As fire season heats up, Missoula County looks for preparedness coordinator

Pilot Todd Donahue of Homestead Helicopters in Missoula posted this photo last year as the Lolo Peak fire made a 3,800-acre run toward homes. Missoula County will hire a fire preparedness coordinator to oversee the cooperative wildfire plan it signed with the Lolo National Forest. (Todd Donahue via Facebook)

Missoula County inked an agreement with the Lolo National Forest on Tuesday that will see the federal agency reimburse the county up to $60,000 this year for staffing a wildfire preparedness coordinator.

The position was written into the cooperative wildfire operating plan signed by the county and the Forest Service in 2015. The plan enables the parties to jointly coordinate projects and share resources for fire protection and prevention.

“We currently have a position open on the street for a wildfire preparedness coordinator out of the Office of Emergency Management,” said Adriane Beck, the county’s emergency coordinator. “This contract will allow the Forest Service to essentially reimburse the county for costs associated with that employee.”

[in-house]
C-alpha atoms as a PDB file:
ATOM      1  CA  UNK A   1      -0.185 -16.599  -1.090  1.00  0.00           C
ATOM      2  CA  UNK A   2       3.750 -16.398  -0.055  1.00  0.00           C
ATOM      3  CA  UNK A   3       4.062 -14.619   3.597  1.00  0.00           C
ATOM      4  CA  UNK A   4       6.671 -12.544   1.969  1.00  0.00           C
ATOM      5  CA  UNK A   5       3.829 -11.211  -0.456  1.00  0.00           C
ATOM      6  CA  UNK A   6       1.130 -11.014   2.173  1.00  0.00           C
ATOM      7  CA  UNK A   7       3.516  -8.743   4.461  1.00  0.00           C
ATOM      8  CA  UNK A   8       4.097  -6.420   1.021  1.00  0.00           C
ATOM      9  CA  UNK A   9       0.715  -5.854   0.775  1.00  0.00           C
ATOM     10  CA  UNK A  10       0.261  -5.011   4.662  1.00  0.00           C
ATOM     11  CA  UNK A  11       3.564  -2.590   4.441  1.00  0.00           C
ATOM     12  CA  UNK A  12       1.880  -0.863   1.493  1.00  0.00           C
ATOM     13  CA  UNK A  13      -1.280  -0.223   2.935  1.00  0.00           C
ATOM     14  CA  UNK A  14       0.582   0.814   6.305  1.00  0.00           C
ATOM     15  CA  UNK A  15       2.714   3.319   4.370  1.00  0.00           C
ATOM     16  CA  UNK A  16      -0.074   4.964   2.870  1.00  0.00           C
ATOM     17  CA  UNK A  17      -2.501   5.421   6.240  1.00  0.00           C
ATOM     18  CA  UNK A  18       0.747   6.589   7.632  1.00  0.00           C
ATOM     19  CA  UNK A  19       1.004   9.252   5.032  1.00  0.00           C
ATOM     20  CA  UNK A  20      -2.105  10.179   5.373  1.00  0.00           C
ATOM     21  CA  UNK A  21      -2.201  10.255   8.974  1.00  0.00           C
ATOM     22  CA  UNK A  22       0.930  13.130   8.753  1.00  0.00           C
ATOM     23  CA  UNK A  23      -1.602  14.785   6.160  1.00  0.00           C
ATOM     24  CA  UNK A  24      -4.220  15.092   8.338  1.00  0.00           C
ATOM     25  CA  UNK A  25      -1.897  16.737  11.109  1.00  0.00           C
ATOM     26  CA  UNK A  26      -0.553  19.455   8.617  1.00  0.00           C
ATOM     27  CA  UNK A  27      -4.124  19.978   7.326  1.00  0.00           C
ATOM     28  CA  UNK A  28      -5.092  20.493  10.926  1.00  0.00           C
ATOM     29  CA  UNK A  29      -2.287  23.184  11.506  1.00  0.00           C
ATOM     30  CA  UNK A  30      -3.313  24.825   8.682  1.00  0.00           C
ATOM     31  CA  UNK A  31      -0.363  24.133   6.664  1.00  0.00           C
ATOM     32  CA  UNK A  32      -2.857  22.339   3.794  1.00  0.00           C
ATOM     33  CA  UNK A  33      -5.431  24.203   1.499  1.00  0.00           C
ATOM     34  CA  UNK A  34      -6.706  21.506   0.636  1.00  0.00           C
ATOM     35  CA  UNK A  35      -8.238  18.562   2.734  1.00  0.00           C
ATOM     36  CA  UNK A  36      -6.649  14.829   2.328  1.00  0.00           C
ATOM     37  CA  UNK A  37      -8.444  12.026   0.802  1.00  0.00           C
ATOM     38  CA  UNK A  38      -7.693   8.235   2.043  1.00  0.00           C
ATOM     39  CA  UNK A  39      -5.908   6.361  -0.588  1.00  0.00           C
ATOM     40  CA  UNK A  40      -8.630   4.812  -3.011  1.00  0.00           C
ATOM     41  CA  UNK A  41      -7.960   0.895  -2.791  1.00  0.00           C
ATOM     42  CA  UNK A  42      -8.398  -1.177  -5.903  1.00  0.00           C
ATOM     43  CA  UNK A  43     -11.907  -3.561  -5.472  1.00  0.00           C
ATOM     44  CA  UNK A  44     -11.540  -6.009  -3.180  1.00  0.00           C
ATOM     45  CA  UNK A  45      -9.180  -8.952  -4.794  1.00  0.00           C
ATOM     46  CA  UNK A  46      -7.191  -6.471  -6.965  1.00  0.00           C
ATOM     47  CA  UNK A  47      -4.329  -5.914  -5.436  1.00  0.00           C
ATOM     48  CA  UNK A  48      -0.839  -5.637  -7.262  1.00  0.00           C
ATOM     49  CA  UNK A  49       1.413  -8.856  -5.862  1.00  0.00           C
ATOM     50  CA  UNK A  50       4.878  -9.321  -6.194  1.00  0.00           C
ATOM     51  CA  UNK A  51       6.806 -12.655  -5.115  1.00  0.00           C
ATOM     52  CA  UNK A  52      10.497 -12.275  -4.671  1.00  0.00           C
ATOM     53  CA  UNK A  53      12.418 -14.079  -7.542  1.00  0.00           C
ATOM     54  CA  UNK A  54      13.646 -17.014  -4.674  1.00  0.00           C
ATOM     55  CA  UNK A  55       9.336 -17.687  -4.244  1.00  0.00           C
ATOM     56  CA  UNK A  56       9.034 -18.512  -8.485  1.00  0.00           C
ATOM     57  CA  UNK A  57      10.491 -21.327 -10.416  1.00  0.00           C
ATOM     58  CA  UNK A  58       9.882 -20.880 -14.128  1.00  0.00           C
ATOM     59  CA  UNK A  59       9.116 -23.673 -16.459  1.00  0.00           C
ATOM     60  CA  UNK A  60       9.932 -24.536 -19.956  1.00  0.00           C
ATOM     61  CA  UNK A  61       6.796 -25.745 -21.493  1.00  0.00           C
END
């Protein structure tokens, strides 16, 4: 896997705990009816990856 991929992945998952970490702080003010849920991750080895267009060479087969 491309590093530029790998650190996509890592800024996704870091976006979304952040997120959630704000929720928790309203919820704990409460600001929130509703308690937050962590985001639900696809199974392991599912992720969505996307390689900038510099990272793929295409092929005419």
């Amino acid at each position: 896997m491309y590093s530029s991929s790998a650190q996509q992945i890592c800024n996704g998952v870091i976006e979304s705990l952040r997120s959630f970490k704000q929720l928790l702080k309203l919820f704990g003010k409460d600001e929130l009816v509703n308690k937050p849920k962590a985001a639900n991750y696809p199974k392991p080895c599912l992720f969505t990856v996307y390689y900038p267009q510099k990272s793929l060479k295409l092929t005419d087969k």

Under the wildfire operating plan, the Forest Service agreed to reimburse the county position for two years at an initial cost not to exceed $40,000. But this funding cycle, Beck said, the Forest Service will contribute $60,000.

“It’s the end the fiscal year for the federal budget and they (Forest Service) actually have a little more money,” Beck said. “This go round it will be up to $60,000 to contribute to that position for salary costs, and costs associated with bringing that person online.”

The joint operating plan permits the Forest Service and county to coordinate a range of wildfire activities, from prescribed burns to analysis, rehab and public affairs. It also looks to improve fire awareness in the wildland urban interface.

Beck said the Montana Department of Natural Resources and Conservation also has an initial commitment of $30,000.

“Because this year is more than we anticipated coming from the federal side, we may push the state’s back so we can continue the funding beyond just the two years,” Beck said.